Tag Archives: Tory leadership election

Corbyn’s scorn for working-class patriots gets its deserts

There was a certain pleasure to be had in flicking from channel to channel as Boris Johnson’s “Get Brexit done” election campaign destroyed, in the twinkling of an exit poll, the hopes of those who had spent three-and-a-half years attempting to subvert the result of the 2016 referendum. Well, that was how I spent the early hours of Friday. It was hard to know who looked more gratifyingly furious: the proponents of the suddenly annihilated second vote on Brexit, or the broadcasters (I am thinking especially of Channel 4, whose news operation is just The Guardian with shorter words).

It was George Orwell who best captured this cast of mind, in his 1941 essay England Your England. Though a socialist himself, Orwell expressed his contempt for much of the well-to-do British left: “In the general patriotism of the country, they form a sort of island of dissident thought. England is perhaps the only great country whose intellectuals are ashamed of their own nationality. In left-wing circles it is always felt that there is something slightly disgraceful in being an Englishman and that it is a duty to snigger at every English institution from horse-racing to suet puddings. It is a strange fact, but it is unquestionably true, that almost any English intellectual would feel more ashamed of standing to attention during ‘God Save the King’ than of stealing from a poor box.” Continue reading

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Betcha we don’t leave the EU — on October 31 or ever

And as the prime minister struggled through her witless negotiations with the EU, so this fervour for a people’s vote grew — because the thickos hadn’t understood how complex it all was, had they? And look — see how complex it is now, how labyrinthine? You hadn’t bargained for this, had you? And yet all the way along it was not Brexit that was the problem but the government’s handling of Brexit. But this stereotype, of the decrepit moron leave voter, was crucial to the cause of not delivering Brexit. They knew not what they had done, these poor deluded *snip*s. So another vote was needed, or maybe no vote — just stop the process in its tracks.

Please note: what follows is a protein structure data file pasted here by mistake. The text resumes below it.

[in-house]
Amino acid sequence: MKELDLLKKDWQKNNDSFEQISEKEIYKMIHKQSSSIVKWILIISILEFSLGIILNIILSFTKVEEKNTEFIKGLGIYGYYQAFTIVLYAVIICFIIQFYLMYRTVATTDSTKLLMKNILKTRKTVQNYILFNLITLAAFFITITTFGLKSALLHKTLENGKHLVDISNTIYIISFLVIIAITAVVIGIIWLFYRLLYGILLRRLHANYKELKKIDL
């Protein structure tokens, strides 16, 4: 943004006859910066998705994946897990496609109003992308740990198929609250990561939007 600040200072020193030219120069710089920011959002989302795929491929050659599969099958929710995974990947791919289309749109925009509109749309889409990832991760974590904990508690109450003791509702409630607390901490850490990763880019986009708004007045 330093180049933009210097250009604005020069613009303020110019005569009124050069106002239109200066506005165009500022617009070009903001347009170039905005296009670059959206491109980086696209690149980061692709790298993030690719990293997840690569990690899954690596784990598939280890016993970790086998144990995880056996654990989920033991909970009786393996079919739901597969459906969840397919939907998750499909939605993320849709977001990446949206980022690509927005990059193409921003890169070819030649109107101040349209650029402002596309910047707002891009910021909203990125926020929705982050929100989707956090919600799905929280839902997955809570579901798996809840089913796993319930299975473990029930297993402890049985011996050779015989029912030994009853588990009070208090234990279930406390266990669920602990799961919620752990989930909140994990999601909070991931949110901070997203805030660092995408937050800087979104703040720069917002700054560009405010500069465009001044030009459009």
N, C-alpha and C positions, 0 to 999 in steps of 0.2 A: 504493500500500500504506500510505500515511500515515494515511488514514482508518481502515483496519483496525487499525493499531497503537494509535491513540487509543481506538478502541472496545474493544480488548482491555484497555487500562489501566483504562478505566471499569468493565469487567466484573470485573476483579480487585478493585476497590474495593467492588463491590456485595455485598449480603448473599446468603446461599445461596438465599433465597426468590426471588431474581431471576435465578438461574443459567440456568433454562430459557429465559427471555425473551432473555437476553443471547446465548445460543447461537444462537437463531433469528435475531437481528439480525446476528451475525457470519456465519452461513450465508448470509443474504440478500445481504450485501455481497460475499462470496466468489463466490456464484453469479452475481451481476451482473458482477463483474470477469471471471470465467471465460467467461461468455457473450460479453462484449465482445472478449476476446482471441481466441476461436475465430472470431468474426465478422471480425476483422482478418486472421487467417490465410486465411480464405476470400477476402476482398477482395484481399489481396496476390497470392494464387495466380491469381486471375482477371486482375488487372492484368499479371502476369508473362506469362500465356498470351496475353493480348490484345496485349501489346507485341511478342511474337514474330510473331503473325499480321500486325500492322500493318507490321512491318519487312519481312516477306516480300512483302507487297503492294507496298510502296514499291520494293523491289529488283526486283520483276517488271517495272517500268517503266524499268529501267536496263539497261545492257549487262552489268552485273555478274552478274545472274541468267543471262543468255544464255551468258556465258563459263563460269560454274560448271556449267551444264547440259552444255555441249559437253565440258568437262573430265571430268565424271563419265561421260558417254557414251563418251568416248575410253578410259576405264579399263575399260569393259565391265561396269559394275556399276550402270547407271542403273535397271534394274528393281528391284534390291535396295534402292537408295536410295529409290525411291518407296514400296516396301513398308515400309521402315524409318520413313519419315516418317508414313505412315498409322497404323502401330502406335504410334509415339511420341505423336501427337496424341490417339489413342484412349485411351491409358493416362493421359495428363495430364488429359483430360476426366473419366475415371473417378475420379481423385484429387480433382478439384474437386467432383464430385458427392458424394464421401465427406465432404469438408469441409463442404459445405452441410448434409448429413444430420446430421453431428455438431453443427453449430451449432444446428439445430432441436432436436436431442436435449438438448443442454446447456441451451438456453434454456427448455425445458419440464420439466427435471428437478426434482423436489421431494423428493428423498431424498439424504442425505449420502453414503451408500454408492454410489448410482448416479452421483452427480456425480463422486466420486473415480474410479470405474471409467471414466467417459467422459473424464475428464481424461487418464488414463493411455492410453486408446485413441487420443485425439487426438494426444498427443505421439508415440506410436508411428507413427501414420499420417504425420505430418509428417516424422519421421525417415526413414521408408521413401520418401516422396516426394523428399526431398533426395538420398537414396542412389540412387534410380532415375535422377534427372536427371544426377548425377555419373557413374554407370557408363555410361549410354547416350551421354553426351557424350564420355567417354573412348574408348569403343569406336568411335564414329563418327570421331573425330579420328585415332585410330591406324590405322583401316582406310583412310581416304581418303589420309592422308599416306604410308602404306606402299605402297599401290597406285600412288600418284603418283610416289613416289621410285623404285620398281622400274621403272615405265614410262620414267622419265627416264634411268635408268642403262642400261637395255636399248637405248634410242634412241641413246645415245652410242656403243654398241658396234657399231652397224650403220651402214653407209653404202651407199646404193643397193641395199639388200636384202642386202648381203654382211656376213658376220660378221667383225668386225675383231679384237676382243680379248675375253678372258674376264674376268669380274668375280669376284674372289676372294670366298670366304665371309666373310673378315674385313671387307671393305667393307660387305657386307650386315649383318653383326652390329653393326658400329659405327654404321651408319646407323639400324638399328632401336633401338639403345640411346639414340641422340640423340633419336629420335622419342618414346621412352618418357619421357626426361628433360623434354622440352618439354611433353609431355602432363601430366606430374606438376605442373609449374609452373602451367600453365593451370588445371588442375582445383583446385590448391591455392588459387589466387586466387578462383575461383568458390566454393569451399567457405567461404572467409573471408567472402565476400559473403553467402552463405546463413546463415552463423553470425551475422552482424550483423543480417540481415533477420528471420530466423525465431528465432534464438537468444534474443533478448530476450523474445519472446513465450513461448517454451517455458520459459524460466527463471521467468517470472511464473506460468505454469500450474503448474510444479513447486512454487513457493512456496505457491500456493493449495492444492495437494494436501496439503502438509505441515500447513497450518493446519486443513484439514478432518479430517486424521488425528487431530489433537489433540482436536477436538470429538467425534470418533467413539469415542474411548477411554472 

Labour MPs could convince themselves that in opposing Brexit they were doing the best for their constituencies, despite what their constituencies actually had to say about the business. Tory MPs did the same. And so parliament began to follow the narrative of the soft Brexit, the nice Brexit, the Brexit that wasn’t Brexit at all, something that might be offered as a sop to the idiots but that actually kept us in the EU in all but name.

Oh, and the elderly. It was elderly people who voted leave. Destroying the future of the younger generation. And their votes shouldn’t really count because they’ll all be dead soon — a familiar theme among that extremist tranche of absolutist remainers.

Never have so many blameless people in this country been held in such contempt, or been subject to such vilification, by an elite. A transgressed elite. Another narrative. The vote was invalid. It was not “binding” — despite the promise of the then prime minister, David Cameron, that it would indeed be binding and the absence on the polling cards anywhere of the word “advisory”. Sheer chicanery. Only 52% voted leave — a proper vote would have insisted upon a 60–40 majority. Would it? Why would it?

Those were the rules — a simple majority sufficed. Everybody knew that when they went to the polls, remainers and leavers alike. A football match won one-nil has still been won — the opposition does not declare that it’s not a win at all because the score wasn’t five-nil. The majority of people in the UK didn’t vote leave — another wholly asinine objection from that rump of infuriated remainers. No, indeed, they didn’t. But we have a habit, in this country, and in most democracies, of counting up the votes of people who have voted — not the ones who didn’t. An odd arrangement, but there we are.

Or the vote was invalid because the leave campaign — always the leave campaign, never the remainers — told fibs. Well, heaven forfend. If we nullified elections every time a politician told a porkie, we wouldn’t have a democracy at all. But all this epic, disingenuous, non-sequitur shit, this flailing around in pursuit of a bunch of Aunt Sally arguments, helped to grease the wheels of the remain lobby and assuaged the MPs in their confected anguish over not, actually, respecting the vote at all.
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